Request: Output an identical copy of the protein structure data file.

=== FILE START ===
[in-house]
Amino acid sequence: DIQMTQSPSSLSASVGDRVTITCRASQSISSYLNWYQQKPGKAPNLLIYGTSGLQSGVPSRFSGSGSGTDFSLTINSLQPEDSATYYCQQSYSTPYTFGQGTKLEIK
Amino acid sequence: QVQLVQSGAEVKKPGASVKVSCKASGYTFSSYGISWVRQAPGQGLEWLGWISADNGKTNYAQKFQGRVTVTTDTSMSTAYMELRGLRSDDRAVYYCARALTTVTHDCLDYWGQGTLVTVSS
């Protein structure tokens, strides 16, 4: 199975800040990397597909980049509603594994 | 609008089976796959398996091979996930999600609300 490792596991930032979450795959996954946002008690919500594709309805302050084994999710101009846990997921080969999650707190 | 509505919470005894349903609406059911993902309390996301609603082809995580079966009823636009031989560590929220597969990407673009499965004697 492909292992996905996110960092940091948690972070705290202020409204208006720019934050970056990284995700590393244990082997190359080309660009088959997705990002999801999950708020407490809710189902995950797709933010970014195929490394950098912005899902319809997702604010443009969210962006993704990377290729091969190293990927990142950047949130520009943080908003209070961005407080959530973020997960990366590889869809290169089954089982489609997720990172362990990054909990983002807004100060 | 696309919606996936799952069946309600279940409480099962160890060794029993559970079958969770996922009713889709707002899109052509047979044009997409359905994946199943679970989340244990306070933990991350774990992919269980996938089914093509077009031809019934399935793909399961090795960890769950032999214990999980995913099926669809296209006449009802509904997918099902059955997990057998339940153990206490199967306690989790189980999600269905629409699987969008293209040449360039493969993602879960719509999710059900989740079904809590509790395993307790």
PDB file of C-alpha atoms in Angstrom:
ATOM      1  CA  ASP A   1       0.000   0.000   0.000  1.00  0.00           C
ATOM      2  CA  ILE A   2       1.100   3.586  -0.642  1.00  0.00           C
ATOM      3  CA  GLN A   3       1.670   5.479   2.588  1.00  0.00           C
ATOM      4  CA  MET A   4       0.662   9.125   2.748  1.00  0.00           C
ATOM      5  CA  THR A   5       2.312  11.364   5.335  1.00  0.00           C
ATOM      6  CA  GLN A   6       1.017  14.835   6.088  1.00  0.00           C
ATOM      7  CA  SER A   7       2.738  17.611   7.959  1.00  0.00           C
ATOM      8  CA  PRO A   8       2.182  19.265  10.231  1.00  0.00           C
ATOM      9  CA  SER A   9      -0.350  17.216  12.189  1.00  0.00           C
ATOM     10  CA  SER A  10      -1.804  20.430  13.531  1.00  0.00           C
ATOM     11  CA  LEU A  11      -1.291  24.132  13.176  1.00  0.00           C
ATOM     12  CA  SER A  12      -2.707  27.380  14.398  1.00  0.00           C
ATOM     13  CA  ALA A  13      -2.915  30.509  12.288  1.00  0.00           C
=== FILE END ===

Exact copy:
[in-house]
Amino acid sequence: DIQMTQSPSSLSASVGDRVTITCRASQSISSYLNWYQQKPGKAPNLLIYGTSGLQSGVPSRFSGSGSGTDFSLTINSLQPEDSATYYCQQSYSTPYTFGQGTKLEIK
Amino acid sequence: QVQLVQSGAEVKKPGASVKVSCKASGYTFSSYGISWVRQAPGQGLEWLGWISADNGKTNYAQKFQGRVTVTTDTSMSTAYMELRGLRSDDRAVYYCARALTTVTHDCLDYWGQGTLVTVSS
């Protein structure tokens, strides 16, 4: 199975800040990397597909980049509603594994 | 609008089976796959398996091979996930999600609300 490792596991930032979450795959996954946002008690919500594709309805302050084994999710101009846990997921080969999650707190 | 509505919470005894349903609406059911993902309390996301609603082809995580079966009823636009031989560590929220597969990407673009499965004697 492909292992996905996110960092940091948690972070705290202020409204208006720019934050970056990284995700590393244990082997190359080309660009088959997705990002999801999950708020407490809710189902995950797709933010970014195929490394950098912005899902319809997702604010443009969210962006993704990377290729091969190293990927990142950047949130520009943080908003209070961005407080959530973020997960990366590889869809290169089954089982489609997720990172362990990054909990983002807004100060 | 696309919606996936799952069946309600279940409480099962160890060794029993559970079958969770996922009713889709707002899109052509047979044009997409359905994946199943679970989340244990306070933990991350774990992919269980996938089914093509077009031809019934399935793909399961090795960890769950032999214990999980995913099926669809296209006449009802509904997918099902059955997990057998339940153990206490199967306690989790189980999600269905629409699987969008293209040449360039493969993602879960719509999710059900989740079904809590509790395993307790």
PDB file of C-alpha atoms in Angstrom:
ATOM      1  CA  ASP A   1       0.000   0.000   0.000  1.00  0.00           C
ATOM      2  CA  ILE A   2       1.100   3.586  -0.642  1.00  0.00           C
ATOM      3  CA  GLN A   3       1.670   5.479   2.588  1.00  0.00           C
ATOM      4  CA  MET A   4       0.662   9.125   2.748  1.00  0.00           C
ATOM      5  CA  THR A   5       2.312  11.364   5.335  1.00  0.00           C
ATOM      6  CA  GLN A   6       1.017  14.835   6.088  1.00  0.00           C
ATOM      7  CA  SER A   7       2.738  17.611   7.959  1.00  0.00           C
ATOM      8  CA  PRO A   8       2.182  19.265  10.231  1.00  0.00           C
ATOM      9  CA  SER A   9      -0.350  17.216  12.189  1.00  0.00           C
ATOM     10  CA  SER A  10      -1.804  20.430  13.531  1.00  0.00           C
ATOM     11  CA  LEU A  11      -1.291  24.132  13.176  1.00  0.00           C
ATOM     12  CA  SER A  12      -2.707  27.380  14.398  1.00  0.00           C
ATOM     13  CA  ALA A  13      -2.915  30.509  12.288  1.00  0.00           C